Living Where the Sidewalk Ends
I’ve spent a large portion of my life being a pedestrian, but have devoted surprisingly little thought to sidewalks. When we decided to rent this house we fell in love with the large yard and quiet neighborhood. It wasn’t until Cooper and I went on a couple of outings that we realized the area wasn’t especially pedestrian friendly. If you look at our neighborhood on Google maps, you realize that it is an island. There’s only one through street, and it’s a big one. Everything else dead ends or brings you back to where you started. This wouldn’t be that big of a deal, except that we don’t actually live in a city (If you didn’t know that was possible, don’t worry, I didn’t either until we moved here.) so there aren’t any sidewalks. None. It’s fine as long as we stay in the neighborhood circuit, but the maximum distance I can go without too much looping is 1.2 miles. I get tired of the scenery and when you’re trying to get back into good running shape, 1.2 miles is nothing.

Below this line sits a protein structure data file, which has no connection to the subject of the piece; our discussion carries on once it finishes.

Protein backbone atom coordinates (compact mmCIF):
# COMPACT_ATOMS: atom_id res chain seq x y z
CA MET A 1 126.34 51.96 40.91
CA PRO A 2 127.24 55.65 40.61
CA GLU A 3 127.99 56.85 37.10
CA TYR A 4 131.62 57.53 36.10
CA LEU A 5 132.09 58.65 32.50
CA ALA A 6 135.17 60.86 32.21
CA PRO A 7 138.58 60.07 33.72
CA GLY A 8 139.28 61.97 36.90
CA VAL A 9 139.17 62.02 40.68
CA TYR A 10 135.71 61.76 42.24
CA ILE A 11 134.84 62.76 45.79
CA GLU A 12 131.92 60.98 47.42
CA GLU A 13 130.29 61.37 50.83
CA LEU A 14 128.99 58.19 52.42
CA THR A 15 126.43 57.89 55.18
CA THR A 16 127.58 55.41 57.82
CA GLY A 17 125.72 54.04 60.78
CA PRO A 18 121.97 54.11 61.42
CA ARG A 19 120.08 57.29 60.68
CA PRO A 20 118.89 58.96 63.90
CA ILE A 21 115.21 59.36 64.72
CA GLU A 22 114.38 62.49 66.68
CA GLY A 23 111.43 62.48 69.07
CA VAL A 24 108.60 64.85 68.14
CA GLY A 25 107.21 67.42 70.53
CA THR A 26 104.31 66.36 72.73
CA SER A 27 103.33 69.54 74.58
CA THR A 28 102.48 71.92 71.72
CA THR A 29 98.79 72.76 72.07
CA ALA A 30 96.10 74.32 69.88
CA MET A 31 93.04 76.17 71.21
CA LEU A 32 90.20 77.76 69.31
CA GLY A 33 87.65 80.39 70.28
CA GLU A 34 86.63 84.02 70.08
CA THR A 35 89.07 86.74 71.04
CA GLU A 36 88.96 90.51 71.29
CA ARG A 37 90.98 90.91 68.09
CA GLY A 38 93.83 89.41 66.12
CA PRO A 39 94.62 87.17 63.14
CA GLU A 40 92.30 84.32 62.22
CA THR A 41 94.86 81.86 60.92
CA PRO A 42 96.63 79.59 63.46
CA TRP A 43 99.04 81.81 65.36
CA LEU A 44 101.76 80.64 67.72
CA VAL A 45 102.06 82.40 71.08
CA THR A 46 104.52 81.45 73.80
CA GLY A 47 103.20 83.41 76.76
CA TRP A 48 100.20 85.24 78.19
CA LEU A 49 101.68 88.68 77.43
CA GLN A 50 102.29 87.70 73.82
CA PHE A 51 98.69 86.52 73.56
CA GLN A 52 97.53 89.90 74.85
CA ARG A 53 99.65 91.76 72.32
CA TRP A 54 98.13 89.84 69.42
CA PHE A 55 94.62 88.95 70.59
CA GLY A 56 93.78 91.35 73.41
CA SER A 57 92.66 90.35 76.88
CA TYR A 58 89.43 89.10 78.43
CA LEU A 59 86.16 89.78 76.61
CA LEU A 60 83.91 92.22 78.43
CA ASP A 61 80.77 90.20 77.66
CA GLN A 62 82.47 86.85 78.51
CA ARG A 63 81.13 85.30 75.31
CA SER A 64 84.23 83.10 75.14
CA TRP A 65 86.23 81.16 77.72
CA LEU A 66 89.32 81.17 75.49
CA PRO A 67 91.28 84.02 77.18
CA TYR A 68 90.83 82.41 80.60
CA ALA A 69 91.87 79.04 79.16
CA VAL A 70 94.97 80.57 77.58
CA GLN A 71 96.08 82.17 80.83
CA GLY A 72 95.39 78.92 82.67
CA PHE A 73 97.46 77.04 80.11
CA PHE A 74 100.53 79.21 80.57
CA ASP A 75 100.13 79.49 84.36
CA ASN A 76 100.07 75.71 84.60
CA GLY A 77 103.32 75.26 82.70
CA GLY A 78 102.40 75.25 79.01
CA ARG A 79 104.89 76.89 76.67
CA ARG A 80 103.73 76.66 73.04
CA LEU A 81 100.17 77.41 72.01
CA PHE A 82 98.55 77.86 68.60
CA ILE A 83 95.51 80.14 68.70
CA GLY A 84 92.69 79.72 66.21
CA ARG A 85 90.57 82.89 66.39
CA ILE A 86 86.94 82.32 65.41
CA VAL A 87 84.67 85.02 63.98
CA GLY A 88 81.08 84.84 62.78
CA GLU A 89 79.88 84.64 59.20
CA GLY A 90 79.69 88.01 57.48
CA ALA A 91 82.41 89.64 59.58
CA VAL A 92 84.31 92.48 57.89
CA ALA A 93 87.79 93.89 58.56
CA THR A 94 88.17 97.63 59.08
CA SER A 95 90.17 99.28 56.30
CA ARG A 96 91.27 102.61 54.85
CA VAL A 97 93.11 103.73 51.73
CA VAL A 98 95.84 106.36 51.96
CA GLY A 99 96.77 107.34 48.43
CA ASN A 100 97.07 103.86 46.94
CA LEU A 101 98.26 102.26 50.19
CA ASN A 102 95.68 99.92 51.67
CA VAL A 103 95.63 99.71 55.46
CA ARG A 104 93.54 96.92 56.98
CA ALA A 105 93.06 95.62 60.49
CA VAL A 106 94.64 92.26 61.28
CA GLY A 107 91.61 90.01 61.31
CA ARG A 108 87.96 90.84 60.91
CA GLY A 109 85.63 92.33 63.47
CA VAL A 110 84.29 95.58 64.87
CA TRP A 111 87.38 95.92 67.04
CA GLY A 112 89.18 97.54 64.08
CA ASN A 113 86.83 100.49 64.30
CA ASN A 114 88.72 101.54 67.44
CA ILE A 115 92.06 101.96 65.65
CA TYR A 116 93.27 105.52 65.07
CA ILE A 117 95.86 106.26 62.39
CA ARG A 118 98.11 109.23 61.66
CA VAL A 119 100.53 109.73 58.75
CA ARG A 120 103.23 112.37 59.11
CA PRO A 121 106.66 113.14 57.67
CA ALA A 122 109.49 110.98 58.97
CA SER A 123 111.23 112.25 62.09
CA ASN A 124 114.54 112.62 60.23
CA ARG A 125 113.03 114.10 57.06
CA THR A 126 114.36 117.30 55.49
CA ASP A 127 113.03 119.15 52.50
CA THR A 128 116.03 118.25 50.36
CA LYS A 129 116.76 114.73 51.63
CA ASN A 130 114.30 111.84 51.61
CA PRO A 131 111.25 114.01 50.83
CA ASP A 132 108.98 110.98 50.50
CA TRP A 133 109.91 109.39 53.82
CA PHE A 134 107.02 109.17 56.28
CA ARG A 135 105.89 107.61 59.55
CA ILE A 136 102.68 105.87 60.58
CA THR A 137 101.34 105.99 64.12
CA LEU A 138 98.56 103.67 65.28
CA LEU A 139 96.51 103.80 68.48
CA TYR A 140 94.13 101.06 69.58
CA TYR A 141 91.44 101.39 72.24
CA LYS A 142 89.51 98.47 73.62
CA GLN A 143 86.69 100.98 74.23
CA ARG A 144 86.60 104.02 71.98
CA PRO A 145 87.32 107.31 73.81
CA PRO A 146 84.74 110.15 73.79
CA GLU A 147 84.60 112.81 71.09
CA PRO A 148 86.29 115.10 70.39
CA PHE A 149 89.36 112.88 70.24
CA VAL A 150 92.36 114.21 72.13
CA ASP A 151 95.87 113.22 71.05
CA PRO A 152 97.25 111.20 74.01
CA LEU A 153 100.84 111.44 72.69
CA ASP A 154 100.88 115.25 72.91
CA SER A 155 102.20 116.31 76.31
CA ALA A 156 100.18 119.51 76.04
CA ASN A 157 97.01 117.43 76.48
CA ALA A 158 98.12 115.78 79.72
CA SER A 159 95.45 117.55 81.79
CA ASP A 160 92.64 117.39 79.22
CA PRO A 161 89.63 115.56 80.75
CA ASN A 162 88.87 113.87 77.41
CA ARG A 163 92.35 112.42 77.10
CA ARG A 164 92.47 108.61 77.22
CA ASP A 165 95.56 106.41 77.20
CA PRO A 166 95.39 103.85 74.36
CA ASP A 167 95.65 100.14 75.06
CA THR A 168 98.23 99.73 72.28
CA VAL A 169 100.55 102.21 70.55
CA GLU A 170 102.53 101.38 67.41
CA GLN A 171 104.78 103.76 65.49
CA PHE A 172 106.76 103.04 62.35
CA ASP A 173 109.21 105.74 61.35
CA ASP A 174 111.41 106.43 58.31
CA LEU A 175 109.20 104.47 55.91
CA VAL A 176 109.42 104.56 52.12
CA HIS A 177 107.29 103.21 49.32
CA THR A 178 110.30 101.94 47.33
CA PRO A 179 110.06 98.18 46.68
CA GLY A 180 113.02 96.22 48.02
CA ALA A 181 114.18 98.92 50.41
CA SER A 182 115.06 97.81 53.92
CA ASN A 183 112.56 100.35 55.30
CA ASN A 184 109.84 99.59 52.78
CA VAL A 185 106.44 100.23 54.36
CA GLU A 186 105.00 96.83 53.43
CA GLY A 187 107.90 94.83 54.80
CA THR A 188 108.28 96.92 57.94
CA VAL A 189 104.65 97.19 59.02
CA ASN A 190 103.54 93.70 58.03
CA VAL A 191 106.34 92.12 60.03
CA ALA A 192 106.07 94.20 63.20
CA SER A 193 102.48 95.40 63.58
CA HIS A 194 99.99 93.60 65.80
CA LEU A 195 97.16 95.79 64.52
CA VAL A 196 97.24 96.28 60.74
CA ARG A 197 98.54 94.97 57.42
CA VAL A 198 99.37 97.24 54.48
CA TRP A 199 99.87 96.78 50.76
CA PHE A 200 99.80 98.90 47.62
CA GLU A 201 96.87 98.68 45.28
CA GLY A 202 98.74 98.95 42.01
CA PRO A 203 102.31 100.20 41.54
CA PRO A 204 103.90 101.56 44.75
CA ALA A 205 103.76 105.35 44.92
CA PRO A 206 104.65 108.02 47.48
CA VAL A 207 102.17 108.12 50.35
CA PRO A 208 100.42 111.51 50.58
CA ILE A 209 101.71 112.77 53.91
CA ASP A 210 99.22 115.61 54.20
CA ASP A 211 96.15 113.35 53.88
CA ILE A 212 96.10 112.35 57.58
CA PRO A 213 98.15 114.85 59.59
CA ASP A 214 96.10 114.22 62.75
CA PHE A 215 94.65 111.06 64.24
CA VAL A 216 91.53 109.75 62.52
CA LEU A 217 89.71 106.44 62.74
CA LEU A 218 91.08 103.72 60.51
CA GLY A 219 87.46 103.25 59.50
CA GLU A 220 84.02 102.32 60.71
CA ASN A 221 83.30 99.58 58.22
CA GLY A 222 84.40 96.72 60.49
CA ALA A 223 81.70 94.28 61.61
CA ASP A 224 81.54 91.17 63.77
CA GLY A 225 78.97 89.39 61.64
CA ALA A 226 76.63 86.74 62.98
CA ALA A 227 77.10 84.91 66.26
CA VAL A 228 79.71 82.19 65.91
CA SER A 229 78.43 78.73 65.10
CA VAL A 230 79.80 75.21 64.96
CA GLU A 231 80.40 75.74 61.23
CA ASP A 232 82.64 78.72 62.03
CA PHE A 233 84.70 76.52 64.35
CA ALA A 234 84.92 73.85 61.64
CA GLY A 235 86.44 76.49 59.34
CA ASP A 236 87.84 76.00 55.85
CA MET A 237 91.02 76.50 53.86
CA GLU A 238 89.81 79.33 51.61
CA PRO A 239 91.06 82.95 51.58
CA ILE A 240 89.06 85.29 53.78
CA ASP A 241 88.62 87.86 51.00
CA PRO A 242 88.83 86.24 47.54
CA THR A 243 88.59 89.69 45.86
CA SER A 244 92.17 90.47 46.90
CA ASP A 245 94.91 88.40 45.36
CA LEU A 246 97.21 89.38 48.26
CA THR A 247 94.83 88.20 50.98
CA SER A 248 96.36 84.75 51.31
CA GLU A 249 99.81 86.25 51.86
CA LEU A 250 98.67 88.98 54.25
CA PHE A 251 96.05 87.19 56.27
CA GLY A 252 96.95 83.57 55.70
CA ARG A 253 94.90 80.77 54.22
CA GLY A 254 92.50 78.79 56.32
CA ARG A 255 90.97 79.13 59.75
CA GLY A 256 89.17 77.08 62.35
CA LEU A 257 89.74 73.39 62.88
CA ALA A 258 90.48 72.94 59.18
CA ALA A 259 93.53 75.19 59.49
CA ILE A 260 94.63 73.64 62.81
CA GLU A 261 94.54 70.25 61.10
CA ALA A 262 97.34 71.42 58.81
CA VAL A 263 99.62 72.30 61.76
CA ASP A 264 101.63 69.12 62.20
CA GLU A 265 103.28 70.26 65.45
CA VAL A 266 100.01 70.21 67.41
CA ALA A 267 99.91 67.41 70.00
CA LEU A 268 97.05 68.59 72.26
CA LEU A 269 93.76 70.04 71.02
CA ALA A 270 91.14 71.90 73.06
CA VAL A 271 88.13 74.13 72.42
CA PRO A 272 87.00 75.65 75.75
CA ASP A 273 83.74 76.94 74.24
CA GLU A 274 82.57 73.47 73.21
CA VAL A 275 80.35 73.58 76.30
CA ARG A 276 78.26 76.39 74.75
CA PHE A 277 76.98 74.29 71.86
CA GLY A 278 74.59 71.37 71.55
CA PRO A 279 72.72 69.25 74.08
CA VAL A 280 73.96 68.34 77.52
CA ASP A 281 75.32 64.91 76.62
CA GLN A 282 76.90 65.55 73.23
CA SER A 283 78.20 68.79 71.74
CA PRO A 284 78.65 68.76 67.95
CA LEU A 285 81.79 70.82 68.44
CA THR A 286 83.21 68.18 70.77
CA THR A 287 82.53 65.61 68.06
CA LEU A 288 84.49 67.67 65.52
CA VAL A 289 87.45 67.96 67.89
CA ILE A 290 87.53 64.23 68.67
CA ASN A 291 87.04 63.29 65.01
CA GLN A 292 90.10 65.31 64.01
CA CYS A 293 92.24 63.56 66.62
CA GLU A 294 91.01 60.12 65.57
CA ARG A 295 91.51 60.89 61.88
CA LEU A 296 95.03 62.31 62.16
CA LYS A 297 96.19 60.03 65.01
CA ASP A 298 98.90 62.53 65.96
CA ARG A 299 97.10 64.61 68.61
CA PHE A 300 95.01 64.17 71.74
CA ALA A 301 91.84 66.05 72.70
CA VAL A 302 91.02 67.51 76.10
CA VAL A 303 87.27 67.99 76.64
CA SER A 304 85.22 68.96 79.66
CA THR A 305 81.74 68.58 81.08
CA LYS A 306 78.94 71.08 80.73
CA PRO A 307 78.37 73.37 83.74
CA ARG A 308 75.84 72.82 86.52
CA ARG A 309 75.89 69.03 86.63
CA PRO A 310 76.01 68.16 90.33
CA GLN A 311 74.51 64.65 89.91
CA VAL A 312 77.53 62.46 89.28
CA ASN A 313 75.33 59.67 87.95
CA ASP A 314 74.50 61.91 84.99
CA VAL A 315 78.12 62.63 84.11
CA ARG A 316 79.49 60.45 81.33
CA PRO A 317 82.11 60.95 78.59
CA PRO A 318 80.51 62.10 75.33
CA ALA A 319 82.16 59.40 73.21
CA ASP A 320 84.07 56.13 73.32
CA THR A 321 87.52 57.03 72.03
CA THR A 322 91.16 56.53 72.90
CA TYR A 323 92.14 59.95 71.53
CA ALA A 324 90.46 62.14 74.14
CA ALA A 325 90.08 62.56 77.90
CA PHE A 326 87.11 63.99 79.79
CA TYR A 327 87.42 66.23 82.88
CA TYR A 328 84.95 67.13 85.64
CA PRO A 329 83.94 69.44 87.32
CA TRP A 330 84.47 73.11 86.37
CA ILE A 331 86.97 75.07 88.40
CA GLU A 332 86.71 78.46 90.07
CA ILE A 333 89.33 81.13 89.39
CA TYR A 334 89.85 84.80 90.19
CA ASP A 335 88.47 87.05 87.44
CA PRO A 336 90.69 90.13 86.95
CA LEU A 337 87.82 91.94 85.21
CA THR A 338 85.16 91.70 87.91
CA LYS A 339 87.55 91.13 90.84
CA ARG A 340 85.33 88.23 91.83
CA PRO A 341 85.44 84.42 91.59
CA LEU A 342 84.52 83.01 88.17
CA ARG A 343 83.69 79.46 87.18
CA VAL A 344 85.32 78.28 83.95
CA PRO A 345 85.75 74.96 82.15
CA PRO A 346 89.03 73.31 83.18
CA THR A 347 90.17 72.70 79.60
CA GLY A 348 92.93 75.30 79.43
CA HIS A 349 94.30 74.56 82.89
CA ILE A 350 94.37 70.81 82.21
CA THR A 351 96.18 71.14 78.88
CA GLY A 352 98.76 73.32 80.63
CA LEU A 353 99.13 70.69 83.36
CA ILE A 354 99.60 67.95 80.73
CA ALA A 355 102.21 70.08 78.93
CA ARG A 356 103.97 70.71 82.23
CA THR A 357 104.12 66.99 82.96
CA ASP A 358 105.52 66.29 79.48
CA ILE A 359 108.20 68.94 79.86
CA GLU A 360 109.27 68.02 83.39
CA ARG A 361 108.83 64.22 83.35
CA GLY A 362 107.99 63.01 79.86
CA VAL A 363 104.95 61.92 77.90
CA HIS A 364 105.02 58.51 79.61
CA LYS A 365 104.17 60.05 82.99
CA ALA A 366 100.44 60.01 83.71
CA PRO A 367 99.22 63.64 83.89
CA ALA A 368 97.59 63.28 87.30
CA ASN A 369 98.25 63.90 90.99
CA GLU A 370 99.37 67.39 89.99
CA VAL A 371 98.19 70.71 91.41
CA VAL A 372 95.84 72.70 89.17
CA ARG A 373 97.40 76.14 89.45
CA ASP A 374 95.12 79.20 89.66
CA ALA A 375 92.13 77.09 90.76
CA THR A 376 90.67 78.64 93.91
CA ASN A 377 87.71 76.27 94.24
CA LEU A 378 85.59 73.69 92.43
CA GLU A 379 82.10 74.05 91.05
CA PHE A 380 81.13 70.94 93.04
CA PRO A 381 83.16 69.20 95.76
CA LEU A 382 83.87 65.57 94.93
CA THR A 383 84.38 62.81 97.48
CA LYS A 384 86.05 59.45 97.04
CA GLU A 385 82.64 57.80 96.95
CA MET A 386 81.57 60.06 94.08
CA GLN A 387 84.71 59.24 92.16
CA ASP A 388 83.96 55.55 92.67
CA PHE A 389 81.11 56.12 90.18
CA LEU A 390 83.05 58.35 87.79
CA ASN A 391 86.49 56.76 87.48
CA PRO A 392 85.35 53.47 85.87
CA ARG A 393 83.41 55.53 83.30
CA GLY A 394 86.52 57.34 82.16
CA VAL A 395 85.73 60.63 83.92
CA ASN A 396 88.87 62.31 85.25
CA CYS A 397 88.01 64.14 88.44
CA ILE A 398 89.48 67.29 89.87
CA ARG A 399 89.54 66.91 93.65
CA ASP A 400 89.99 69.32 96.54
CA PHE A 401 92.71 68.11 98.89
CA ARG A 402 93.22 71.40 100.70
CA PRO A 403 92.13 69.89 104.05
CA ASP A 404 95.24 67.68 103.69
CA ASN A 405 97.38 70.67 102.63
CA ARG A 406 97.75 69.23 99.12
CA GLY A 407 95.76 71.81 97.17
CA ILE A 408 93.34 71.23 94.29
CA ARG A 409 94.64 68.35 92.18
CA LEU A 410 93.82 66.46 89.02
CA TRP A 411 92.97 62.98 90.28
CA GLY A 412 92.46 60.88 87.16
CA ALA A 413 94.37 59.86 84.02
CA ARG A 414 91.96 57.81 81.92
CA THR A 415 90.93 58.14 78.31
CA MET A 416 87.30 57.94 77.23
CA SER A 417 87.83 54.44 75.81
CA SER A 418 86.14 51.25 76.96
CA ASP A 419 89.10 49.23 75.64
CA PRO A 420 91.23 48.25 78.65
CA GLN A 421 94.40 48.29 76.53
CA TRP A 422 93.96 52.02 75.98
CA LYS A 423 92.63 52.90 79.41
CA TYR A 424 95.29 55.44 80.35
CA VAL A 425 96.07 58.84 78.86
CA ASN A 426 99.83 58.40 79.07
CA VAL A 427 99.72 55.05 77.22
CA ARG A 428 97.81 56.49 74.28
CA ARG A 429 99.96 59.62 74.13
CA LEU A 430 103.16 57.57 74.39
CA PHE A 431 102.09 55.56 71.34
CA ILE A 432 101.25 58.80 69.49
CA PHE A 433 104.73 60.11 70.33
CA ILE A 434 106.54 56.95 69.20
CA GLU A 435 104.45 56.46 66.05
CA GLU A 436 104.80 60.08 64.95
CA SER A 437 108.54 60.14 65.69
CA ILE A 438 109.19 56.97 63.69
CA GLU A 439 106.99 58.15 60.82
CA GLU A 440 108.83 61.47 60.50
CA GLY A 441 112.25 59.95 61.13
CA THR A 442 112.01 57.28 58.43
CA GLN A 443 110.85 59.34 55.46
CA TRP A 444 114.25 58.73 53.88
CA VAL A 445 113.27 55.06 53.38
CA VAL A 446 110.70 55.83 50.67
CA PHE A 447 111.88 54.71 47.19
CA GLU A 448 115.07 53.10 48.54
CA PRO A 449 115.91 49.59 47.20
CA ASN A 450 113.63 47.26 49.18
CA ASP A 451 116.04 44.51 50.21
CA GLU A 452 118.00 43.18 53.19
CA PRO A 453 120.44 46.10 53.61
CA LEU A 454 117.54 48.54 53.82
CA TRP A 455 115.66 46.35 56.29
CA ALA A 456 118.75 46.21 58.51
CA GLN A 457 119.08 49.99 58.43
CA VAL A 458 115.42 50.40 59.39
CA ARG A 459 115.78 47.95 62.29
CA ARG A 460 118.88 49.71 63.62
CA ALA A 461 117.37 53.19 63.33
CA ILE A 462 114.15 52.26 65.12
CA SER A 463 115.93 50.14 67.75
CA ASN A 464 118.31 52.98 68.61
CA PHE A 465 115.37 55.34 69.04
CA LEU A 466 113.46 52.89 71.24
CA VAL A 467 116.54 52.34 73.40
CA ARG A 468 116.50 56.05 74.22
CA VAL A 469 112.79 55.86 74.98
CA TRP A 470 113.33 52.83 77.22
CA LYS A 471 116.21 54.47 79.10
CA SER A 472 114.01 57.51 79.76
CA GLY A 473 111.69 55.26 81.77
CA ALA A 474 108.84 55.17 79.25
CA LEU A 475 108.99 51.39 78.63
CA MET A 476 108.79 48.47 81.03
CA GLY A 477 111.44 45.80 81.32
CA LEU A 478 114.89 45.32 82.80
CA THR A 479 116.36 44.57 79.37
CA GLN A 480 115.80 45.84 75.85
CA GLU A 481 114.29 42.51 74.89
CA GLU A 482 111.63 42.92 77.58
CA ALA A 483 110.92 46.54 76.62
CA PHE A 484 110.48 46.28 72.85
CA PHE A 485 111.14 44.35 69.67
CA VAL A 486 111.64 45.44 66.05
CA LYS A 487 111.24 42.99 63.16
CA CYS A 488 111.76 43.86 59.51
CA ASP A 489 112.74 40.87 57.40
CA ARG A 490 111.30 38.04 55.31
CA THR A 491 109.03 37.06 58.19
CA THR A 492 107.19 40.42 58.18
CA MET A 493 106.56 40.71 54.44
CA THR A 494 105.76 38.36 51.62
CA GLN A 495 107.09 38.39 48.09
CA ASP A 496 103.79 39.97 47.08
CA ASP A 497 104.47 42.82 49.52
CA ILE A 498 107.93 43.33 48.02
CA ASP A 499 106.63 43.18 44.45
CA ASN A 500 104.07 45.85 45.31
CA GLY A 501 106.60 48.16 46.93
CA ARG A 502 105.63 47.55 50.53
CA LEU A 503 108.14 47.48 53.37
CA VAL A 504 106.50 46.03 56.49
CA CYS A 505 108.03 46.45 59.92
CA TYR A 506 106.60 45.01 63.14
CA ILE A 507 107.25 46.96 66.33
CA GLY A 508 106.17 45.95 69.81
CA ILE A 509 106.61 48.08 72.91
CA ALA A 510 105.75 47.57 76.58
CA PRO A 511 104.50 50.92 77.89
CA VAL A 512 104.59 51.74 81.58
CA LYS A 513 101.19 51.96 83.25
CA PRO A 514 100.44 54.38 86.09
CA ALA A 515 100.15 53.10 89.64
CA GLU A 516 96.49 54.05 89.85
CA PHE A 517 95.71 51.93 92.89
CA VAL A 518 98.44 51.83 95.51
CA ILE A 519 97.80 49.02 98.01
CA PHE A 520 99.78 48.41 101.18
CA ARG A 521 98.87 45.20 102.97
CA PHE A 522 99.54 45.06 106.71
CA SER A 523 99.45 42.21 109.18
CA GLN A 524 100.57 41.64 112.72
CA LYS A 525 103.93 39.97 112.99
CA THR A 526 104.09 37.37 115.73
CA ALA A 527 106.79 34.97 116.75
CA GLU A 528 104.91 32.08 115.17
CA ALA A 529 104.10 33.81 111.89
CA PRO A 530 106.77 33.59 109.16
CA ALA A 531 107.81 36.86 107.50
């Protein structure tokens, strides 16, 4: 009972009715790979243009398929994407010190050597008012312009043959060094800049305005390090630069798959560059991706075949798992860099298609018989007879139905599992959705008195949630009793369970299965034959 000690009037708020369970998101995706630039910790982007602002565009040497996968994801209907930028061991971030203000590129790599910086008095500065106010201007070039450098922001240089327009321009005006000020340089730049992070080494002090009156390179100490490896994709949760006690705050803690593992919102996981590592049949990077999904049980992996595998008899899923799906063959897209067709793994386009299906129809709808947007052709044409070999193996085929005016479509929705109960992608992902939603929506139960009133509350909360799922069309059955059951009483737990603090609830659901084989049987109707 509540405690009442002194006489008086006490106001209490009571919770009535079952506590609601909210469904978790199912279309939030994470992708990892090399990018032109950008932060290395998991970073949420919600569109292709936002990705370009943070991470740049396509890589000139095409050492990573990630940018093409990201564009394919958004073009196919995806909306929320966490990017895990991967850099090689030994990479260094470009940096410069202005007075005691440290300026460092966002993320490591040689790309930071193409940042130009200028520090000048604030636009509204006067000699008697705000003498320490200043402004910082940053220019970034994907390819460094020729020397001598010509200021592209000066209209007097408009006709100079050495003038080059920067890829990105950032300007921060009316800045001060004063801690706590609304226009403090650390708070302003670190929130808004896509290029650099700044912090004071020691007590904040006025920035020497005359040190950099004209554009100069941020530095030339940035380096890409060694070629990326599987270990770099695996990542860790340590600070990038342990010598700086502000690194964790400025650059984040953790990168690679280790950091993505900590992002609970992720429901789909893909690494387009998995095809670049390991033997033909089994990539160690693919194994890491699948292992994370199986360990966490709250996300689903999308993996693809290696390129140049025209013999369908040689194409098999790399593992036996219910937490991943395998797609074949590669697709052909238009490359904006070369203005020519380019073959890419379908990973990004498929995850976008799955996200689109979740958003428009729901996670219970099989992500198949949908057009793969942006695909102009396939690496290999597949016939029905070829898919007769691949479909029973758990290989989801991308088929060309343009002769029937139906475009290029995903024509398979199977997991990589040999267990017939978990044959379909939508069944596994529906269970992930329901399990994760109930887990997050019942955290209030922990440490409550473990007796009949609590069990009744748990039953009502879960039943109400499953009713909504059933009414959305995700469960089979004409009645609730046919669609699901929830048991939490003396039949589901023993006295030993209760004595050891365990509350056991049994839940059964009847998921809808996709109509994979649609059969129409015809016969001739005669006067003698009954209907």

Cooper and I have braved the major through street once or twice in the middle of the day, when traffic isn’t as bad, but the shoulder is lacking and I’ve already popped two tubes on the jogger. So, I am faced with the decision of turning into a couch potato at home or loading the stroller into/onto (if I take the jogger) the car. Several times I have given in and driven somewhere so I can spend time outside, but I find it somewhat bothersome. I’ve always thought part of going out on foot was the satisfaction you got from snubbing motorized transportation. Now, I no longer find my outdoor jaunts to be quite as fulfilling. All in all, we’re glad that we decided to rent instead of immediately buying a house. One more thing to add to our list of what to look for in a permanent residence: people accessible.